UK Universities Superannuation Scheme Underperforms in Fiscal Year

Brexit woes, global economic uncertainty amid fund’s top concerns.

The UK’s Universities Superannuation Scheme (USS) posted 6.2% returns for the year ended March 31, but it fell short of its 7% benchmark.

The plan’s defined benefit plan assets grew to £67.4 billion ($84.1 billion), according to its recent annual report. The fund also has a $900 million defined contribution plan, which was created in 2017.

The DB plan’s funding ratio fell slightly, to 92%, from 94%. Roger Gray, its retiring chief investment officer, said the plan was affected by gilt yields (10-year British government bonds) “falling to historical lows” during its fiscal year.

“Looking forward, performance patterns will change with the next turn of events. USS will continue to seek the best long-term investment strategies to meet the scheme’s objectives, and to support these with committed teams, both internal and external,” he said.

Universities Superannuation Scheme said although markets reversed “sharply” in its fourth fiscal quarter (January-March) from fourth quarter 2018’s slump, it didn’t get enough of the equity boost other funds experienced as it was underweight in US stocks.

Brexit and low interest rates have also been affecting the college pension plan, as well as tuition fees and school funding. Sir David Eastwood, the superannuation’s board chair, said it was also worried about the global economy as growth continues to slow.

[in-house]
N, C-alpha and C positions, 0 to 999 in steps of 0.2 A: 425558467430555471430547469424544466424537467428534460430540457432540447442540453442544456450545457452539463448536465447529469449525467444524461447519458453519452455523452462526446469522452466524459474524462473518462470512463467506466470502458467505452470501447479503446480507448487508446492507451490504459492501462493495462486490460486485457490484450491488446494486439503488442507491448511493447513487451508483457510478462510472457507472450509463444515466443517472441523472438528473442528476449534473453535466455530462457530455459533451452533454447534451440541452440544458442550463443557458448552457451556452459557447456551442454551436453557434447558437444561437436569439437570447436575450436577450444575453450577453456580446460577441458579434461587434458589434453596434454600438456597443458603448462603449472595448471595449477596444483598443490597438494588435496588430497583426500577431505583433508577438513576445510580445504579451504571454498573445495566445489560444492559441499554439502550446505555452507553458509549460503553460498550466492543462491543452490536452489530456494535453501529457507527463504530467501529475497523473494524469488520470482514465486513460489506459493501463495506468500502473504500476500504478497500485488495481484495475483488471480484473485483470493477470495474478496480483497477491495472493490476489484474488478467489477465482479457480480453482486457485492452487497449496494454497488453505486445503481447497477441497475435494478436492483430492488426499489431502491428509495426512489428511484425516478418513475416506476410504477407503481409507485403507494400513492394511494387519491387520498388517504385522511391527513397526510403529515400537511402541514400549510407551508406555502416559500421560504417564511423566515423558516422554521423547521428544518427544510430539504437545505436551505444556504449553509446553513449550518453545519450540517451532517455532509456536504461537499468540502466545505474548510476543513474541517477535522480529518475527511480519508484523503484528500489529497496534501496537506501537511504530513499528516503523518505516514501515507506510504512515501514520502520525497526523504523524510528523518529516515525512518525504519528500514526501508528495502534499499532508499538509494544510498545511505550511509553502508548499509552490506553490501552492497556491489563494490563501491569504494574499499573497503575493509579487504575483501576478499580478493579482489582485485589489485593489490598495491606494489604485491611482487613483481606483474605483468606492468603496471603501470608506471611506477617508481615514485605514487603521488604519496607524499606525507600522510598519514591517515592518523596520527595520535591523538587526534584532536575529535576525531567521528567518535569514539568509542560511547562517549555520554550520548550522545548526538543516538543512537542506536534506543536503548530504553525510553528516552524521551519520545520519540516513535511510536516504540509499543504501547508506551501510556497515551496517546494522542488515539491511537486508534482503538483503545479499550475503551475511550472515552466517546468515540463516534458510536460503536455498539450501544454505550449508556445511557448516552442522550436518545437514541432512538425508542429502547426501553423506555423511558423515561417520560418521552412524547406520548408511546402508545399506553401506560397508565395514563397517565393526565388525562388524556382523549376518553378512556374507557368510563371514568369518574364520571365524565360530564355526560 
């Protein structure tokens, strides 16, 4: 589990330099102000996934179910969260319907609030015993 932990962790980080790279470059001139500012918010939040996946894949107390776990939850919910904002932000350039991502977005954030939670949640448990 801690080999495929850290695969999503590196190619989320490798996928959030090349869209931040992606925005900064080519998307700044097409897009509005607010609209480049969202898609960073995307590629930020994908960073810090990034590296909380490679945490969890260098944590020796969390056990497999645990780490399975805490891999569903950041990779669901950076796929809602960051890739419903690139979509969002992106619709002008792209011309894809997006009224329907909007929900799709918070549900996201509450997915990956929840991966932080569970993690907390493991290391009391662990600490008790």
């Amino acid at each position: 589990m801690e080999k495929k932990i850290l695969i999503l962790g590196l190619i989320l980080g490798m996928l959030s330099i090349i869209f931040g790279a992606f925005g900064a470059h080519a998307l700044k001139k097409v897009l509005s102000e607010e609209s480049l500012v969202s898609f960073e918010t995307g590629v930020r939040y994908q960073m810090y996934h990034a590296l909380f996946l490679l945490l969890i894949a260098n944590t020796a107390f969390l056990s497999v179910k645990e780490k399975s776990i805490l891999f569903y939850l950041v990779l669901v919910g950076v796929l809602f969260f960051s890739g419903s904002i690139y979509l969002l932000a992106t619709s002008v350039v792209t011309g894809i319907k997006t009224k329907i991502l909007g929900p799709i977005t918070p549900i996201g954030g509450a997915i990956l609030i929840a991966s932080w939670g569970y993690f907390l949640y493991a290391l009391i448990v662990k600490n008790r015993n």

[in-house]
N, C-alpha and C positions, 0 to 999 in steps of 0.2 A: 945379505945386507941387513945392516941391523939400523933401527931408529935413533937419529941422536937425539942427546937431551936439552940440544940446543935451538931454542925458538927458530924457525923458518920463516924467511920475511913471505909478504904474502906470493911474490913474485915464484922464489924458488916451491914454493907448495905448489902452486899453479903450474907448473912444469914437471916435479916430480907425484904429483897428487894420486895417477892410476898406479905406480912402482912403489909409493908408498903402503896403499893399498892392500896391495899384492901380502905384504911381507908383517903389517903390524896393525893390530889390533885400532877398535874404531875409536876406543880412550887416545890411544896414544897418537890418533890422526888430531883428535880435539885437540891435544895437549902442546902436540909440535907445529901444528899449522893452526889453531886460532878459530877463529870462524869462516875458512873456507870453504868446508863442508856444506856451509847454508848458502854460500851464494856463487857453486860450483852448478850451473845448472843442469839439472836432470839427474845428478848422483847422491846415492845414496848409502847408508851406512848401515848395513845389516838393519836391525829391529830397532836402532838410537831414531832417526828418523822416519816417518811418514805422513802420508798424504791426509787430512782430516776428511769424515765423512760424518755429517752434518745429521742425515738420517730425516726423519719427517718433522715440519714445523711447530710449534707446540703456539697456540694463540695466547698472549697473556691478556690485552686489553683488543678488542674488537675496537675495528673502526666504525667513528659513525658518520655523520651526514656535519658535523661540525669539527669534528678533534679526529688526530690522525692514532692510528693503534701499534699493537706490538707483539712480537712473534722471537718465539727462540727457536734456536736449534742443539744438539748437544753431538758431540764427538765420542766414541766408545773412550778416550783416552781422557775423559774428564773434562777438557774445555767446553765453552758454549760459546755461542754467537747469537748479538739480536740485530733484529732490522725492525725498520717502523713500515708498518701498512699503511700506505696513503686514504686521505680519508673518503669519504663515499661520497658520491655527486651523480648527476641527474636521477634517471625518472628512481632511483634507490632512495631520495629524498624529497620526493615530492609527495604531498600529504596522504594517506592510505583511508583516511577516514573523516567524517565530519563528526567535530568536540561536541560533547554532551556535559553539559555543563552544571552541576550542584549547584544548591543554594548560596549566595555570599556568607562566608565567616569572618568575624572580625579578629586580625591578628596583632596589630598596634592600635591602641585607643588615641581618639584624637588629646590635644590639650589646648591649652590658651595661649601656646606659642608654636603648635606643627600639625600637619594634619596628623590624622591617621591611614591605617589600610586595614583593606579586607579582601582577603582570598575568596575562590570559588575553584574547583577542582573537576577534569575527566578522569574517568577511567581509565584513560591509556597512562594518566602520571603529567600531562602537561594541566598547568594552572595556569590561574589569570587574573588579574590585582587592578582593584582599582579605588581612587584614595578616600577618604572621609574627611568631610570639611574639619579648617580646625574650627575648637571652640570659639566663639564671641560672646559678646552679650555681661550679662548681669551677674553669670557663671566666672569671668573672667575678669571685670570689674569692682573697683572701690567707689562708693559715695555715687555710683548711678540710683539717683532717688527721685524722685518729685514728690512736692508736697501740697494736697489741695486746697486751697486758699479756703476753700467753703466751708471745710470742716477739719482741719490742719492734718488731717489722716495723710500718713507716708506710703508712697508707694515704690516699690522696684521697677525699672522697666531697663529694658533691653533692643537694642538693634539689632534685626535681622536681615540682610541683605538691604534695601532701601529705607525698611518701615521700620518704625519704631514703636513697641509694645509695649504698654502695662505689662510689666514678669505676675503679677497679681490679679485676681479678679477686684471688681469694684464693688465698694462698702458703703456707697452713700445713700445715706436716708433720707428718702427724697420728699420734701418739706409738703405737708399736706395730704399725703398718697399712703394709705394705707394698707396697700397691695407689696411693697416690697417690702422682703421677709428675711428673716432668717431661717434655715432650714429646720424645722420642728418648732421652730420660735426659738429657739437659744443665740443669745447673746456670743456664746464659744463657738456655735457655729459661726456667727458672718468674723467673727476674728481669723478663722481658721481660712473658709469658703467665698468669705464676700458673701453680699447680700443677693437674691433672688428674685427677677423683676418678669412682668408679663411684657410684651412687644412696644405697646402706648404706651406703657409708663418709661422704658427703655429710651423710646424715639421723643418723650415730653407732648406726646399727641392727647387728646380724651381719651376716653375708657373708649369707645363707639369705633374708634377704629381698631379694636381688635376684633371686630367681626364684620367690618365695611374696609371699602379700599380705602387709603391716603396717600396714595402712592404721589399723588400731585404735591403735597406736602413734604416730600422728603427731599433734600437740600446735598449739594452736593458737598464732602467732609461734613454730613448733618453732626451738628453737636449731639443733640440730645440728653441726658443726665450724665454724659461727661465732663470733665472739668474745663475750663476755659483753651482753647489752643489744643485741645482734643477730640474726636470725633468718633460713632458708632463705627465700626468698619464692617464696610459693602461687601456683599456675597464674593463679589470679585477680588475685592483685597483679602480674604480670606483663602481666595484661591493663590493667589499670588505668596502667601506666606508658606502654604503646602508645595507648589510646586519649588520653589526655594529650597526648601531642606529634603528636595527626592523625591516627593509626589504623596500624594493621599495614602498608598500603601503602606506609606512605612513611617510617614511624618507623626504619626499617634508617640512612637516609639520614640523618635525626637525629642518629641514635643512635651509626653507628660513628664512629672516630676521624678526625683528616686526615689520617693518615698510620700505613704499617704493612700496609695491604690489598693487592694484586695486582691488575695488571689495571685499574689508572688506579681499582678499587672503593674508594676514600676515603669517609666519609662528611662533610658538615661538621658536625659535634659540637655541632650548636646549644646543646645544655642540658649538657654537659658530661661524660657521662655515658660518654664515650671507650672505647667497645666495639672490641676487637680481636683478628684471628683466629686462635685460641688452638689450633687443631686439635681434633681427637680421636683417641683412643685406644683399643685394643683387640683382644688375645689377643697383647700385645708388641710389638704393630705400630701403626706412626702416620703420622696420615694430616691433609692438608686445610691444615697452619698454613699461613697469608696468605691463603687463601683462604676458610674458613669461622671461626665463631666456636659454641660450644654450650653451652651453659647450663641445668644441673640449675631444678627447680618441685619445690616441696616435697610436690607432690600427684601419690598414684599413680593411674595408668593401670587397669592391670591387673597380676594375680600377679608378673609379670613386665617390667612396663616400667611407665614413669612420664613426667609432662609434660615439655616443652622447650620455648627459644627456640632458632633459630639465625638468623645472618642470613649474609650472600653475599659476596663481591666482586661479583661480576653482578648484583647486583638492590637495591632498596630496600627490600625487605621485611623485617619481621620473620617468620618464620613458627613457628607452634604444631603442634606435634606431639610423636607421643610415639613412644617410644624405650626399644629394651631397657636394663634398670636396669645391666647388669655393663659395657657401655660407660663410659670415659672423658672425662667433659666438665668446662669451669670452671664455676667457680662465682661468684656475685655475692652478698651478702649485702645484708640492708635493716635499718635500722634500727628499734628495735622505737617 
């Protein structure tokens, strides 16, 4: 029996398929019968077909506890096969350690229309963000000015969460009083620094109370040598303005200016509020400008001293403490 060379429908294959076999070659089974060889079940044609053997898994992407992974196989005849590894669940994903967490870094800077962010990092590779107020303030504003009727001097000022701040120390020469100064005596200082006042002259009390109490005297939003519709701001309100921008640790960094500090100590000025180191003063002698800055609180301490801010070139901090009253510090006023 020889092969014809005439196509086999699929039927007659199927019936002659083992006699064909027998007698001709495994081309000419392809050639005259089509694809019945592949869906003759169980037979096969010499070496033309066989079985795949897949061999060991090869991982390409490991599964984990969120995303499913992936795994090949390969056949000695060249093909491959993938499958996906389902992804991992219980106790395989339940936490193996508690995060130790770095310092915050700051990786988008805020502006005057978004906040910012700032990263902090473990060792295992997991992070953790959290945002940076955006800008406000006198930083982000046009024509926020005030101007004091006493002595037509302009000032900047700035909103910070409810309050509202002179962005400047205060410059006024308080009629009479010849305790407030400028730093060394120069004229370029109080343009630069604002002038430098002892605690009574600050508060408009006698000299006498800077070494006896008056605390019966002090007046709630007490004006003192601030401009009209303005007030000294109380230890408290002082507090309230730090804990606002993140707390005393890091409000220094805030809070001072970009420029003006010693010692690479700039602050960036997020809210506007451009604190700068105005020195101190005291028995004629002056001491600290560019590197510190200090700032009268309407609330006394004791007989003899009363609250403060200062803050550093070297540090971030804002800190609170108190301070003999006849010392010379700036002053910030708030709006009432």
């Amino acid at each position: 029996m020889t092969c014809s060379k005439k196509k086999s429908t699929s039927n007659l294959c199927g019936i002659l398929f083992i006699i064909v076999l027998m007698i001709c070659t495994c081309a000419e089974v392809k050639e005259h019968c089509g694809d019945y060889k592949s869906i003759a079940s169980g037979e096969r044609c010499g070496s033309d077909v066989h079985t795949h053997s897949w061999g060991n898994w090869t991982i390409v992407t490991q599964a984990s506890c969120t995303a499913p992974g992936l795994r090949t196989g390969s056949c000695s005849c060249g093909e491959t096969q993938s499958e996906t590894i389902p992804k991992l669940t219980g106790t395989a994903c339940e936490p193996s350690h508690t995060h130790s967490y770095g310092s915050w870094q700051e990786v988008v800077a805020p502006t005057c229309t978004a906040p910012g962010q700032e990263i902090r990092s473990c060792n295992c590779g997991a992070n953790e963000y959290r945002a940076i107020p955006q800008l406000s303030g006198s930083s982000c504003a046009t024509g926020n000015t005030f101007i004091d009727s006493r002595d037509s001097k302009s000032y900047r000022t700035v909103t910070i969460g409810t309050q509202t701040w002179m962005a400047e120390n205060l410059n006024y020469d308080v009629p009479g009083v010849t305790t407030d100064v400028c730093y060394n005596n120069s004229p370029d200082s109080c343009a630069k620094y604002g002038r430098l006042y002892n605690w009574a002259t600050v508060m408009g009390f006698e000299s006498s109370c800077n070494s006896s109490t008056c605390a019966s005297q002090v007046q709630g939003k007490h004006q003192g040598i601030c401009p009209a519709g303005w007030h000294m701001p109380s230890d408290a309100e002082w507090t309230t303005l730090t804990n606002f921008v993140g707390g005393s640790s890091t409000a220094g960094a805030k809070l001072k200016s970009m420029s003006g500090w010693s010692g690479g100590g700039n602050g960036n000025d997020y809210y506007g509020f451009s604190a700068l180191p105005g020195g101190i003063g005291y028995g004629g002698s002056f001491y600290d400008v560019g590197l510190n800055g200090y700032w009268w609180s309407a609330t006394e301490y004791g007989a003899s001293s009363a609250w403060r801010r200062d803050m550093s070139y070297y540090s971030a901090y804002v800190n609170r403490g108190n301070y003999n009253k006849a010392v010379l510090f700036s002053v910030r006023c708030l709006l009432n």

“These factors make both past benefits and the benefits being earned today more expensive to fund,” he said. “While we might reasonably assume that conditions will be better in the future, we also need to weigh in the potential consequences of being overly optimistic in this regard, which could be severe.”

However, the fund’s DB plan did slightly outperform its five-year benchmark by 0.31 percentage point. It has returned 10.1% over that period, increasing in value by about $31.7 billion.

A superannuation plan is a retirement institution that handles the investments of a nation’s specific sectors, such as medical professionals or, in this case, university employees.

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